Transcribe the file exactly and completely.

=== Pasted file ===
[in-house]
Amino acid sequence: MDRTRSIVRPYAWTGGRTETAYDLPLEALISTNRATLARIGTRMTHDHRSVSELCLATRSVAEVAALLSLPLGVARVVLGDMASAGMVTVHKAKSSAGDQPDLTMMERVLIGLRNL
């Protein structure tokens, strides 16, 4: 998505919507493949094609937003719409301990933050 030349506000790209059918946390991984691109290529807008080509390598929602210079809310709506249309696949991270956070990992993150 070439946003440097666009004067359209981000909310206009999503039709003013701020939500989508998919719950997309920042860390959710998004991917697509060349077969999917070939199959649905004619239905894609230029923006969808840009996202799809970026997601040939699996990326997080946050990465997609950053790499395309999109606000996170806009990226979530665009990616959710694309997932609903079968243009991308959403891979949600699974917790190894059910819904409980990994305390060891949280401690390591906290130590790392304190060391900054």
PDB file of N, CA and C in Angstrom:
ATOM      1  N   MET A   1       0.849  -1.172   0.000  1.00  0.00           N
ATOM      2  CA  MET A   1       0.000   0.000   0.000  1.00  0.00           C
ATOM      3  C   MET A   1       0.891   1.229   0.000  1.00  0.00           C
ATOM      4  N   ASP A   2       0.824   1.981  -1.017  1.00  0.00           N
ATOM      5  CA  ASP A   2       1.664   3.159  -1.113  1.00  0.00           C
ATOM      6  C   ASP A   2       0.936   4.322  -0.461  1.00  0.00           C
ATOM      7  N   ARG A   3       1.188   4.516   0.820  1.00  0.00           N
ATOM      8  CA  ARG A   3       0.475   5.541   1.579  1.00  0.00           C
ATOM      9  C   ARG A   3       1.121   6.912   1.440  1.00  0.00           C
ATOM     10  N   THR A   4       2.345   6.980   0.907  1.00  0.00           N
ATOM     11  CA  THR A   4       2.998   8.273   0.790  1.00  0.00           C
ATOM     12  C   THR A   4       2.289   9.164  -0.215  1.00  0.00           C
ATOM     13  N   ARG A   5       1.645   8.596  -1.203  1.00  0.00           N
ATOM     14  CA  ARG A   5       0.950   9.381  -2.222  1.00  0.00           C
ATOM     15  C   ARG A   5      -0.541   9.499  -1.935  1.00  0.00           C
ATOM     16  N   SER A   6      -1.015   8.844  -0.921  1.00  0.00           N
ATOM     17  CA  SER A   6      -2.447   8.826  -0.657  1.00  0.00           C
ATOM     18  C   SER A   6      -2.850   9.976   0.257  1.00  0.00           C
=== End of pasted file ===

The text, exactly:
[in-house]
Amino acid sequence: MDRTRSIVRPYAWTGGRTETAYDLPLEALISTNRATLARIGTRMTHDHRSVSELCLATRSVAEVAALLSLPLGVARVVLGDMASAGMVTVHKAKSSAGDQPDLTMMERVLIGLRNL
């Protein structure tokens, strides 16, 4: 998505919507493949094609937003719409301990933050 030349506000790209059918946390991984691109290529807008080509390598929602210079809310709506249309696949991270956070990992993150 070439946003440097666009004067359209981000909310206009999503039709003013701020939500989508998919719950997309920042860390959710998004991917697509060349077969999917070939199959649905004619239905894609230029923006969808840009996202799809970026997601040939699996990326997080946050990465997609950053790499395309999109606000996170806009990226979530665009990616959710694309997932609903079968243009991308959403891979949600699974917790190894059910819904409980990994305390060891949280401690390591906290130590790392304190060391900054």
PDB file of N, CA and C in Angstrom:
ATOM      1  N   MET A   1       0.849  -1.172   0.000  1.00  0.00           N
ATOM      2  CA  MET A   1       0.000   0.000   0.000  1.00  0.00           C
ATOM      3  C   MET A   1       0.891   1.229   0.000  1.00  0.00           C
ATOM      4  N   ASP A   2       0.824   1.981  -1.017  1.00  0.00           N
ATOM      5  CA  ASP A   2       1.664   3.159  -1.113  1.00  0.00           C
ATOM      6  C   ASP A   2       0.936   4.322  -0.461  1.00  0.00           C
ATOM      7  N   ARG A   3       1.188   4.516   0.820  1.00  0.00           N
ATOM      8  CA  ARG A   3       0.475   5.541   1.579  1.00  0.00           C
ATOM      9  C   ARG A   3       1.121   6.912   1.440  1.00  0.00           C
ATOM     10  N   THR A   4       2.345   6.980   0.907  1.00  0.00           N
ATOM     11  CA  THR A   4       2.998   8.273   0.790  1.00  0.00           C
ATOM     12  C   THR A   4       2.289   9.164  -0.215  1.00  0.00           C
ATOM     13  N   ARG A   5       1.645   8.596  -1.203  1.00  0.00           N
ATOM     14  CA  ARG A   5       0.950   9.381  -2.222  1.00  0.00           C
ATOM     15  C   ARG A   5      -0.541   9.499  -1.935  1.00  0.00           C
ATOM     16  N   SER A   6      -1.015   8.844  -0.921  1.00  0.00           N
ATOM     17  CA  SER A   6      -2.447   8.826  -0.657  1.00  0.00           C
ATOM     18  C   SER A   6      -2.850   9.976   0.257  1.00  0.00           C